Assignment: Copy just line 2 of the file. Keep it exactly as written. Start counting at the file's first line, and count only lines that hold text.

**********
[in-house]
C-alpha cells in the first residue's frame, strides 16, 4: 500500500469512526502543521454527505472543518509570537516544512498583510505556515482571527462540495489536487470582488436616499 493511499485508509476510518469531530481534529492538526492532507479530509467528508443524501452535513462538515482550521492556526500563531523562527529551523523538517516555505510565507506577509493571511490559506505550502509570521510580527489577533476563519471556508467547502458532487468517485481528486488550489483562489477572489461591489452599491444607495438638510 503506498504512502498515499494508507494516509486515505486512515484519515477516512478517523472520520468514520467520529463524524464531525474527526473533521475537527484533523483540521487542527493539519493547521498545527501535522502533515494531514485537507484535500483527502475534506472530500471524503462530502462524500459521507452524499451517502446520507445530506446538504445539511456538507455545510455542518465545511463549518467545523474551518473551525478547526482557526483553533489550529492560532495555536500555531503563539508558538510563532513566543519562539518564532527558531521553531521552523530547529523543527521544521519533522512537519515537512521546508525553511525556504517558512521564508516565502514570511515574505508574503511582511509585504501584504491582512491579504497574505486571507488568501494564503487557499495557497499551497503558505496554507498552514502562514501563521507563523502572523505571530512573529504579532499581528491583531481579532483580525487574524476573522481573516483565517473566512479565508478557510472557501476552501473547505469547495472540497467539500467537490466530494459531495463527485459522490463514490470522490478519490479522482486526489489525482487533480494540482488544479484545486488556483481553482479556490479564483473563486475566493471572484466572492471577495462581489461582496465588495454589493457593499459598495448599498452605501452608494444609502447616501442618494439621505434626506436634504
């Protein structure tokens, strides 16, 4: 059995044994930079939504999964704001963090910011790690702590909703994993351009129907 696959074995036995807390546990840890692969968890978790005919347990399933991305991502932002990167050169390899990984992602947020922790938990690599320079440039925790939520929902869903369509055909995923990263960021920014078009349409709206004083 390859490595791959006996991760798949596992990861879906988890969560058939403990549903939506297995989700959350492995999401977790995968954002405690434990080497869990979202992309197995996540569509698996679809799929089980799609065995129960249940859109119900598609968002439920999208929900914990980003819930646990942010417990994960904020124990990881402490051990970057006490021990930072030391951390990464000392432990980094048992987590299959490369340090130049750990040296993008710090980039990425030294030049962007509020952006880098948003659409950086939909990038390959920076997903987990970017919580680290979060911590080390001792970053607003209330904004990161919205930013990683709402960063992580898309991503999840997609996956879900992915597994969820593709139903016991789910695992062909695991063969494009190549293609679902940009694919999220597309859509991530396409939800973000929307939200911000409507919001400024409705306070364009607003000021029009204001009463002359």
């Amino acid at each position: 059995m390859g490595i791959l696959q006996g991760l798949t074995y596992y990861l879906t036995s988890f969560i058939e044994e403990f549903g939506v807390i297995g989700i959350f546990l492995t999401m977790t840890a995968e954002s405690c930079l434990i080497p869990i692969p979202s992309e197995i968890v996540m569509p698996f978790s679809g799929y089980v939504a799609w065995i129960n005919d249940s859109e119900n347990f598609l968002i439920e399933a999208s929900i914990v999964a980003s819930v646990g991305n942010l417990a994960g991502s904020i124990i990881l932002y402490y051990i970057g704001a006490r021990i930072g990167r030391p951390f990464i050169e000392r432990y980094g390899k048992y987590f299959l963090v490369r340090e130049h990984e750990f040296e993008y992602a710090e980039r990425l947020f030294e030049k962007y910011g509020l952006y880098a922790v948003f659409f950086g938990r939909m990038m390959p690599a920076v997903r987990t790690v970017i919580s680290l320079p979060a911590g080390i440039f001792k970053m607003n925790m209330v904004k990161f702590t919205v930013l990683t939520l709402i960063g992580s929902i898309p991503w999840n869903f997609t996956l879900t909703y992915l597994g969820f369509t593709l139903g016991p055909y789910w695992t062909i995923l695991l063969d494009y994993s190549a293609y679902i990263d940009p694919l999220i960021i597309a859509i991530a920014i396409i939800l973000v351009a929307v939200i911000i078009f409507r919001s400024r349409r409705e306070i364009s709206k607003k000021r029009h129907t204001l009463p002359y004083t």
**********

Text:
C-alpha cells in the first residue's frame, strides 16, 4: 500500500469512526502543521454527505472543518509570537516544512498583510505556515482571527462540495489536487470582488436616499 493511499485508509476510518469531530481534529492538526492532507479530509467528508443524501452535513462538515482550521492556526500563531523562527529551523523538517516555505510565507506577509493571511490559506505550502509570521510580527489577533476563519471556508467547502458532487468517485481528486488550489483562489477572489461591489452599491444607495438638510 503506498504512502498515499494508507494516509486515505486512515484519515477516512478517523472520520468514520467520529463524524464531525474527526473533521475537527484533523483540521487542527493539519493547521498545527501535522502533515494531514485537507484535500483527502475534506472530500471524503462530502462524500459521507452524499451517502446520507445530506446538504445539511456538507455545510455542518465545511463549518467545523474551518473551525478547526482557526483553533489550529492560532495555536500555531503563539508558538510563532513566543519562539518564532527558531521553531521552523530547529523543527521544521519533522512537519515537512521546508525553511525556504517558512521564508516565502514570511515574505508574503511582511509585504501584504491582512491579504497574505486571507488568501494564503487557499495557497499551497503558505496554507498552514502562514501563521507563523502572523505571530512573529504579532499581528491583531481579532483580525487574524476573522481573516483565517473566512479565508478557510472557501476552501473547505469547495472540497467539500467537490466530494459531495463527485459522490463514490470522490478519490479522482486526489489525482487533480494540482488544479484545486488556483481553482479556490479564483473563486475566493471572484466572492471577495462581489461582496465588495454589493457593499459598495448599498452605501452608494444609502447616501442618494439621505434626506436634504